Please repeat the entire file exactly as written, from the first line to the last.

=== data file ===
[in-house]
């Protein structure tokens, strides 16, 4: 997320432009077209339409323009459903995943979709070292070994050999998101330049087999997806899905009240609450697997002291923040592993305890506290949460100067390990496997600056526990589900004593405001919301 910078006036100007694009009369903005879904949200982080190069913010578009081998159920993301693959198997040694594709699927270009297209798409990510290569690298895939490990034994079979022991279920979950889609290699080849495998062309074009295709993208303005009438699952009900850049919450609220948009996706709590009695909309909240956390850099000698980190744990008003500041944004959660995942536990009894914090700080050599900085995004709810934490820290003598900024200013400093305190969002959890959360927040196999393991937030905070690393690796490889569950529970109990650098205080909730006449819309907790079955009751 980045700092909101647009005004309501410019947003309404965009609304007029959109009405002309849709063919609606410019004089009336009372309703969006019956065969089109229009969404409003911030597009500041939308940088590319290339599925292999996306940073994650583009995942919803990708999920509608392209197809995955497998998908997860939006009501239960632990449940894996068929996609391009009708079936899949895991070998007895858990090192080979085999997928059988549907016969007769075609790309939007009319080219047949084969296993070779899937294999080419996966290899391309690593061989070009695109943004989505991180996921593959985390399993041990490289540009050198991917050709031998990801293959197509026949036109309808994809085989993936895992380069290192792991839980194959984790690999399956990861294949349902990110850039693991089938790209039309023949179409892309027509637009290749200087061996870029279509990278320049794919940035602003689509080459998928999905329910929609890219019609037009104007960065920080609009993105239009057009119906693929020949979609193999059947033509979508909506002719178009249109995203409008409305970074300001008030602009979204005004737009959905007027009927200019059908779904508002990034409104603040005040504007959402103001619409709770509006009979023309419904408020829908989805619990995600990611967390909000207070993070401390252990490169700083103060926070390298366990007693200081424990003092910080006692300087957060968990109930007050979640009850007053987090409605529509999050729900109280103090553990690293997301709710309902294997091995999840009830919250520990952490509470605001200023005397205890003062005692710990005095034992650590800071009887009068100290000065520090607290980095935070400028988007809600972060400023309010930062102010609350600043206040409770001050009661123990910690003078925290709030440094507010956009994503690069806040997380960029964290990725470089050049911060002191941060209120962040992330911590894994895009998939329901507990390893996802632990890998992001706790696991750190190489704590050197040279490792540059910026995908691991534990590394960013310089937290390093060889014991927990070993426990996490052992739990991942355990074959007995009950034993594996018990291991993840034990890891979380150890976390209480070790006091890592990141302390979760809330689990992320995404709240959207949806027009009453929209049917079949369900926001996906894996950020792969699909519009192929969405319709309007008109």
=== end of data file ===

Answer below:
[in-house]
């Protein structure tokens, strides 16, 4: 997320432009077209339409323009459903995943979709070292070994050999998101330049087999997806899905009240609450697997002291923040592993305890506290949460100067390990496997600056526990589900004593405001919301 910078006036100007694009009369903005879904949200982080190069913010578009081998159920993301693959198997040694594709699927270009297209798409990510290569690298895939490990034994079979022991279920979950889609290699080849495998062309074009295709993208303005009438699952009900850049919450609220948009996706709590009695909309909240956390850099000698980190744990008003500041944004959660995942536990009894914090700080050599900085995004709810934490820290003598900024200013400093305190969002959890959360927040196999393991937030905070690393690796490889569950529970109990650098205080909730006449819309907790079955009751 980045700092909101647009005004309501410019947003309404965009609304007029959109009405002309849709063919609606410019004089009336009372309703969006019956065969089109229009969404409003911030597009500041939308940088590319290339599925292999996306940073994650583009995942919803990708999920509608392209197809995955497998998908997860939006009501239960632990449940894996068929996609391009009708079936899949895991070998007895858990090192080979085999997928059988549907016969007769075609790309939007009319080219047949084969296993070779899937294999080419996966290899391309690593061989070009695109943004989505991180996921593959985390399993041990490289540009050198991917050709031998990801293959197509026949036109309808994809085989993936895992380069290192792991839980194959984790690999399956990861294949349902990110850039693991089938790209039309023949179409892309027509637009290749200087061996870029279509990278320049794919940035602003689509080459998928999905329910929609890219019609037009104007960065920080609009993105239009057009119906693929020949979609193999059947033509979508909506002719178009249109995203409008409305970074300001008030602009979204005004737009959905007027009927200019059908779904508002990034409104603040005040504007959402103001619409709770509006009979023309419904408020829908989805619990995600990611967390909000207070993070401390252990490169700083103060926070390298366990007693200081424990003092910080006692300087957060968990109930007050979640009850007053987090409605529509999050729900109280103090553990690293997301709710309902294997091995999840009830919250520990952490509470605001200023005397205890003062005692710990005095034992650590800071009887009068100290000065520090607290980095935070400028988007809600972060400023309010930062102010609350600043206040409770001050009661123990910690003078925290709030440094507010956009994503690069806040997380960029964290990725470089050049911060002191941060209120962040992330911590894994895009998939329901507990390893996802632990890998992001706790696991750190190489704590050197040279490792540059910026995908691991534990590394960013310089937290390093060889014991927990070993426990996490052992739990991942355990074959007995009950034993594996018990291991993840034990890891979380150890976390209480070790006091890592990141302390979760809330689990992320995404709240959207949806027009009453929209049917079949369900926001996906894996950020792969699909519009192929969405319709309007008109």